International Association for Cryptologic Research

International Association
for Cryptologic Research


Field-Agnostic SNARKs from Expand-Accumulate Codes

Alexander R. Block , Georgetown University and University of Maryland
Zhiyong Fang , Texas A&M University
Jonathan Katz , Google and University of Maryland
Justin Thaler , a16z crypto research and Georgetown University
Hendrik Waldner , University of Maryland
Yupeng Zhang , University of Illinois Urbana Champaign
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Conference: CRYPTO 2024
Abstract: Efficient realizations of succinct non-interactive arguments of knowledge (SNARK) have gained popularity due to their practical applications in various domains. Among existing schemes, those based on error-correcting codes are of particular interest because of their good concrete efficiency, transparent setup, and plausible post-quantum security. However, many existing code-based SNARKs suffer from the disadvantage that they only work over specific finite fields. In this work, we construct a code-based SNARK that does not rely on any specific underlying field; i.e., it is \emph{field-agnostic}. Our construction follows the framework of Brakedown and builds a polynomial commitment scheme (and hence a SNARK) based on recently introduced \emph{expand-accumulate codes}. Our work generalizes these codes to arbitrary finite fields; our main technical contribution is showing that, with high probability, these codes have constant rate and constant relative distance (crucial properties for building efficient SNARKs), solving an open problem from prior work. As a result of our work we obtain a SNARK where, for a statement of size $M$, the prover time is $O(M\log M)$ and the proof size is $O(\sqrt{M})$. We demonstrate the concrete efficiency of our scheme empirically via experiments. Proving ECDSA verification on the secp256k1 curve requires only 0.23s for proof generation, 2~orders of magnitude faster than SNARKs that are not field-agnostic. Compared to the original Brakedown result (which is also field-agnostic), we obtain proofs that are 1.9--2.8$\times$ smaller due to the good concrete distance of our underlying error-correcting code, while introducing only a small overhead of 1.2$\times$ in the prover time.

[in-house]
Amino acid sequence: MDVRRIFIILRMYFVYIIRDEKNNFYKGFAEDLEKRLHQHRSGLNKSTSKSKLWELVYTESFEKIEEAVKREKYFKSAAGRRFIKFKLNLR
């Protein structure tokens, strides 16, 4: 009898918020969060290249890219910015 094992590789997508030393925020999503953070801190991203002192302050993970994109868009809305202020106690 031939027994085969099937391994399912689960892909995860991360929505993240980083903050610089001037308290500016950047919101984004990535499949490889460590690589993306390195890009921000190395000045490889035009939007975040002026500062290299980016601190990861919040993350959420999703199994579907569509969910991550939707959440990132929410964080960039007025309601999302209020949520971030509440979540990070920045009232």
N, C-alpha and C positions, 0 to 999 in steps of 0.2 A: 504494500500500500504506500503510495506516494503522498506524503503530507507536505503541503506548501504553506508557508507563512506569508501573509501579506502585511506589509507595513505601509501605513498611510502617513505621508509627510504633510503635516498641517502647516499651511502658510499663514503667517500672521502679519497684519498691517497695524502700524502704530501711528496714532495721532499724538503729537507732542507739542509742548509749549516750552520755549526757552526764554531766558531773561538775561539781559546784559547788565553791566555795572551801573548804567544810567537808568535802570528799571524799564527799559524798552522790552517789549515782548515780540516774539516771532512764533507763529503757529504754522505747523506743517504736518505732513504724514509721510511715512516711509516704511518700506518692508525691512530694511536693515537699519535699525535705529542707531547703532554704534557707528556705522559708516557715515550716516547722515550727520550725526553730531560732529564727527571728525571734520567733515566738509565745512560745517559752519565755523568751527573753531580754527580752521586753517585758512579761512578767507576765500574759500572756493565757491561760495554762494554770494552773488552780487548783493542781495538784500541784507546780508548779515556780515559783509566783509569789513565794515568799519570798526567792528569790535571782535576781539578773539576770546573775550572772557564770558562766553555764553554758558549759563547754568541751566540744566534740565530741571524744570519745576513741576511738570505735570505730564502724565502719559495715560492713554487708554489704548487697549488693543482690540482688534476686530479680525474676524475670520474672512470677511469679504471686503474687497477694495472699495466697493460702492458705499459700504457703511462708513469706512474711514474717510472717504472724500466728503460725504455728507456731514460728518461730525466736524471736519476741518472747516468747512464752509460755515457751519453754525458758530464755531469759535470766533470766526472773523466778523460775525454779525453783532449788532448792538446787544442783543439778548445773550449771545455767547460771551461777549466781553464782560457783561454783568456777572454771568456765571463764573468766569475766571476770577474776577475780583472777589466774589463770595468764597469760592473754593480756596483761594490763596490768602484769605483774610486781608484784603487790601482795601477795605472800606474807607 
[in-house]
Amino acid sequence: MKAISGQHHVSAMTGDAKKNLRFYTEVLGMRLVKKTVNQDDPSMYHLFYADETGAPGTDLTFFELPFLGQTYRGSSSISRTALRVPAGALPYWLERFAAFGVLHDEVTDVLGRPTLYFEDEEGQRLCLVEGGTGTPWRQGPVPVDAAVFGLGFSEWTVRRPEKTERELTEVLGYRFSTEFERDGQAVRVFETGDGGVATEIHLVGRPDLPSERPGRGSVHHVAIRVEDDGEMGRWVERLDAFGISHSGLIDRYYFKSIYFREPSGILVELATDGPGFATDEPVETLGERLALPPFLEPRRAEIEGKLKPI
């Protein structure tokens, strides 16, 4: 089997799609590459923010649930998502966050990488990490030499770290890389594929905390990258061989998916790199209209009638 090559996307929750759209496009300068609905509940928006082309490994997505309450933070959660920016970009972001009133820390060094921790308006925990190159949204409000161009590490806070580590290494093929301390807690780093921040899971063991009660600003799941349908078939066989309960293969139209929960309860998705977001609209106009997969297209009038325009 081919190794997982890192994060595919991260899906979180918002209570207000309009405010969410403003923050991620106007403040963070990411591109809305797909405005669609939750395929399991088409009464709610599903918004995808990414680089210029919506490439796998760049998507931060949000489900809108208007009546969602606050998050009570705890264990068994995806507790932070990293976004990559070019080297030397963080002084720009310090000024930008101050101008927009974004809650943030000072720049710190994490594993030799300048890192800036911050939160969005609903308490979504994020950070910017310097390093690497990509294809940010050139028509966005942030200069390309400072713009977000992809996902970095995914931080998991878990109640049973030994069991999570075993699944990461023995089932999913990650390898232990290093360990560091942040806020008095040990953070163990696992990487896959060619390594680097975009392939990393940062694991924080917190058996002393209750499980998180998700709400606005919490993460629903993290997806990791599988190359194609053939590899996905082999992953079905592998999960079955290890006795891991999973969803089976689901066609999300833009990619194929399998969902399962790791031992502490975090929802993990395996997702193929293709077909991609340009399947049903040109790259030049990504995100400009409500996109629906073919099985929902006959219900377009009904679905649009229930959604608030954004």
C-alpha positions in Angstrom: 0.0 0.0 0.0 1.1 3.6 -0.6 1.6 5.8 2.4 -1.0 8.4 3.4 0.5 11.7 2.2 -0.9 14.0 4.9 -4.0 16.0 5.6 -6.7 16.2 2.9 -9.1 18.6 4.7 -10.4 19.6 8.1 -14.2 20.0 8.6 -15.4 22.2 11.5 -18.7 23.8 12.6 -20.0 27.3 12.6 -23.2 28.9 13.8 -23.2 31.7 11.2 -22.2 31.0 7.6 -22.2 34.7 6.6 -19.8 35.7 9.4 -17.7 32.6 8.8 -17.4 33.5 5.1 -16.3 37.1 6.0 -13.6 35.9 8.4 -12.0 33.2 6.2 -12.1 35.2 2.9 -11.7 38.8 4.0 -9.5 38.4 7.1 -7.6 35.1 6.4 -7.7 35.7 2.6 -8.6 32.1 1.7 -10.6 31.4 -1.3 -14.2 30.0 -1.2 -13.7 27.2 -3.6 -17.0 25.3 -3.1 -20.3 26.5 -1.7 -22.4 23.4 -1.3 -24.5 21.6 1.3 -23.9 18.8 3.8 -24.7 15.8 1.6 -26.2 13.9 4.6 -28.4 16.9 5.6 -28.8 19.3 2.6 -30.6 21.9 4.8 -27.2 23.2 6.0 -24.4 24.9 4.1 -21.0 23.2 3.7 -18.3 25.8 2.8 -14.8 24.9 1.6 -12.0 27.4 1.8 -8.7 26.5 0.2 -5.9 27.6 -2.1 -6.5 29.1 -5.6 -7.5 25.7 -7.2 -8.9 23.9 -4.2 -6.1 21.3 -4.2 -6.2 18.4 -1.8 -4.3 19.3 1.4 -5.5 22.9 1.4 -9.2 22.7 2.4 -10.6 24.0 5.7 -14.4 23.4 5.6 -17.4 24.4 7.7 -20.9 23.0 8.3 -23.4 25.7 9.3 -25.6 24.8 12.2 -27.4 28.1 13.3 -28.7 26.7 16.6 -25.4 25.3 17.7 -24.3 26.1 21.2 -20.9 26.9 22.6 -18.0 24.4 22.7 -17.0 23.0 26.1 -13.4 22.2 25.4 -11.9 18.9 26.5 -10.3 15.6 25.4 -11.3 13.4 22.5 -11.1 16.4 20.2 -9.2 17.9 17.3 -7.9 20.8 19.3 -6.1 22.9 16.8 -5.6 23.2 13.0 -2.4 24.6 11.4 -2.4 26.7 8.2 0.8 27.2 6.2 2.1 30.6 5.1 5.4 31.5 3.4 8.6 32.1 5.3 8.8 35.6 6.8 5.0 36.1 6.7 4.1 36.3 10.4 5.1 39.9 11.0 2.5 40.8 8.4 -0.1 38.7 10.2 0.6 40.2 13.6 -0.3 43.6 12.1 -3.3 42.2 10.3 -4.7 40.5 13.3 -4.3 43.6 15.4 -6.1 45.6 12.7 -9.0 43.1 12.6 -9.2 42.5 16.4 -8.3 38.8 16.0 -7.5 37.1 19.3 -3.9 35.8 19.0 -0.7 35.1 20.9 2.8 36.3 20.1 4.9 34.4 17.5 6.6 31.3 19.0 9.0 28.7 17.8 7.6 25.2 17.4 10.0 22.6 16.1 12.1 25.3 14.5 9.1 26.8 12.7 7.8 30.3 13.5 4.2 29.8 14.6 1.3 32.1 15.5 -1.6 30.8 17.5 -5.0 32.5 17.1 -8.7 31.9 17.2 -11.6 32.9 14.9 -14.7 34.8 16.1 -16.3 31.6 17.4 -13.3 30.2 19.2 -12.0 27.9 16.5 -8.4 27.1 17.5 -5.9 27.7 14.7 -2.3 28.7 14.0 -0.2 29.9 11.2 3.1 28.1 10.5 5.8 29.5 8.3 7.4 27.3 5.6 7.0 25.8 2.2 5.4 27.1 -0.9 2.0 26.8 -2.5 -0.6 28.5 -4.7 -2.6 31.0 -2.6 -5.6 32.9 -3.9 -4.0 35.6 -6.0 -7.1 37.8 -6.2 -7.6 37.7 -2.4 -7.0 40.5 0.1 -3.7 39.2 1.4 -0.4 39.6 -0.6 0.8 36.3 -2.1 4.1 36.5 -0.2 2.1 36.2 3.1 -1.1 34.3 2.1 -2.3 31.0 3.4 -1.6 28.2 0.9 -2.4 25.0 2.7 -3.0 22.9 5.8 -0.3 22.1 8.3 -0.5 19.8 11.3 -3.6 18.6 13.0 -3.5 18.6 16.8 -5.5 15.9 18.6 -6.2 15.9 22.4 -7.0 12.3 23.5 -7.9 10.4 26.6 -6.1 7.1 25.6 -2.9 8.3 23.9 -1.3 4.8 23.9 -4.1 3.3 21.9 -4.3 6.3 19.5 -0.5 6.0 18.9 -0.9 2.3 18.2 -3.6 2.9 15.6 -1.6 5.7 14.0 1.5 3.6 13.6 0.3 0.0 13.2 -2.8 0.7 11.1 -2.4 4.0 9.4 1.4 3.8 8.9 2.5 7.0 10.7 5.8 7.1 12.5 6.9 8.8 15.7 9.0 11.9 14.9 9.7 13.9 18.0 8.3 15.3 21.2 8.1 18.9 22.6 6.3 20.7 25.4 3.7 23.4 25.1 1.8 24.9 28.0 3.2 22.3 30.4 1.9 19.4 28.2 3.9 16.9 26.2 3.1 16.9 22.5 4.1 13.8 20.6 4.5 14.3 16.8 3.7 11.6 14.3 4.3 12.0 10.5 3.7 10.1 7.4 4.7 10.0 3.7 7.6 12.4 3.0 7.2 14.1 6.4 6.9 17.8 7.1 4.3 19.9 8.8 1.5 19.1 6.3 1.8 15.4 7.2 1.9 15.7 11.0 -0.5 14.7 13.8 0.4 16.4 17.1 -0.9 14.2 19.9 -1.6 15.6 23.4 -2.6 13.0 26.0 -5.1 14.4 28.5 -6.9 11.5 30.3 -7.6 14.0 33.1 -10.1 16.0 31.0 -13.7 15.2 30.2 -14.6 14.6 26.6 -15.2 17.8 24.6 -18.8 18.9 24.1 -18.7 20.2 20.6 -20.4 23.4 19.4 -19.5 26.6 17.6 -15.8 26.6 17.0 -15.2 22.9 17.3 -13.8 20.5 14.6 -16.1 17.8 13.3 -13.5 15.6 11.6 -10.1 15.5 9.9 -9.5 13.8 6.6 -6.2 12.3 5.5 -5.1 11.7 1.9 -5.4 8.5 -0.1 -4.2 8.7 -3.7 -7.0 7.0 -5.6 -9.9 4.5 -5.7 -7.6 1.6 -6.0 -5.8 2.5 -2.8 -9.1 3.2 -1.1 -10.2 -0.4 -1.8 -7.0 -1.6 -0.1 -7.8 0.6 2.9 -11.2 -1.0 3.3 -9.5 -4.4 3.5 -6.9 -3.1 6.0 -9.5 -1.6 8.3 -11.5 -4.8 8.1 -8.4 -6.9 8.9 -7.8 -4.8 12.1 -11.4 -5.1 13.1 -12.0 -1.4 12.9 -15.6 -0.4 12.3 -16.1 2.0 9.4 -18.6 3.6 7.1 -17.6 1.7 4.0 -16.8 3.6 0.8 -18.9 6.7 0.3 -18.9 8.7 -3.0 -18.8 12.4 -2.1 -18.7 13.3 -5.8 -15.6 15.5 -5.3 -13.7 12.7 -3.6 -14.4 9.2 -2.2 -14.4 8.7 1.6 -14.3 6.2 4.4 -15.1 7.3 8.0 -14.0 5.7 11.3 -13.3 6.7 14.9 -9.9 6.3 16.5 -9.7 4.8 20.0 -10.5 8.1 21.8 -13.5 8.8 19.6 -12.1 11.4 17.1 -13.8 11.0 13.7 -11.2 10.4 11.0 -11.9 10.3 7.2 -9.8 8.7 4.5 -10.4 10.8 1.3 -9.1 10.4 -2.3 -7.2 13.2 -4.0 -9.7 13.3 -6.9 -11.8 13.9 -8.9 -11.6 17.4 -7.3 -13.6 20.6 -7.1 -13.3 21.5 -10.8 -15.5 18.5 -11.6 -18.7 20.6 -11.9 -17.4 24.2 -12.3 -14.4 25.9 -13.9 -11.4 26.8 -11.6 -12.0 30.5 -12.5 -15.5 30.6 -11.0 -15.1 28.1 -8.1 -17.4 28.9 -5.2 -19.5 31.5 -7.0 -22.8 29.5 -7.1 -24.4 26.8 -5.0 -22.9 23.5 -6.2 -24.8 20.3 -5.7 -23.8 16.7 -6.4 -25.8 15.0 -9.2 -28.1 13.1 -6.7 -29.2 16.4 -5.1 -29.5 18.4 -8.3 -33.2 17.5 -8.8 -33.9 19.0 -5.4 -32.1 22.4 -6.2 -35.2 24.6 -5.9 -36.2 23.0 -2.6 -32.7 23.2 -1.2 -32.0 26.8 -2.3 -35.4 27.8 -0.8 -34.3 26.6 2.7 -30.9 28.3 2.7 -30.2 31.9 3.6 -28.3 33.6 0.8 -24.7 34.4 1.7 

title={Field-Agnostic SNARKs from Expand-Accumulate Codes},
  author={Alexander R. Block and Zhiyong Fang and Jonathan Katz and Justin Thaler and Hendrik Waldner and Yupeng Zhang},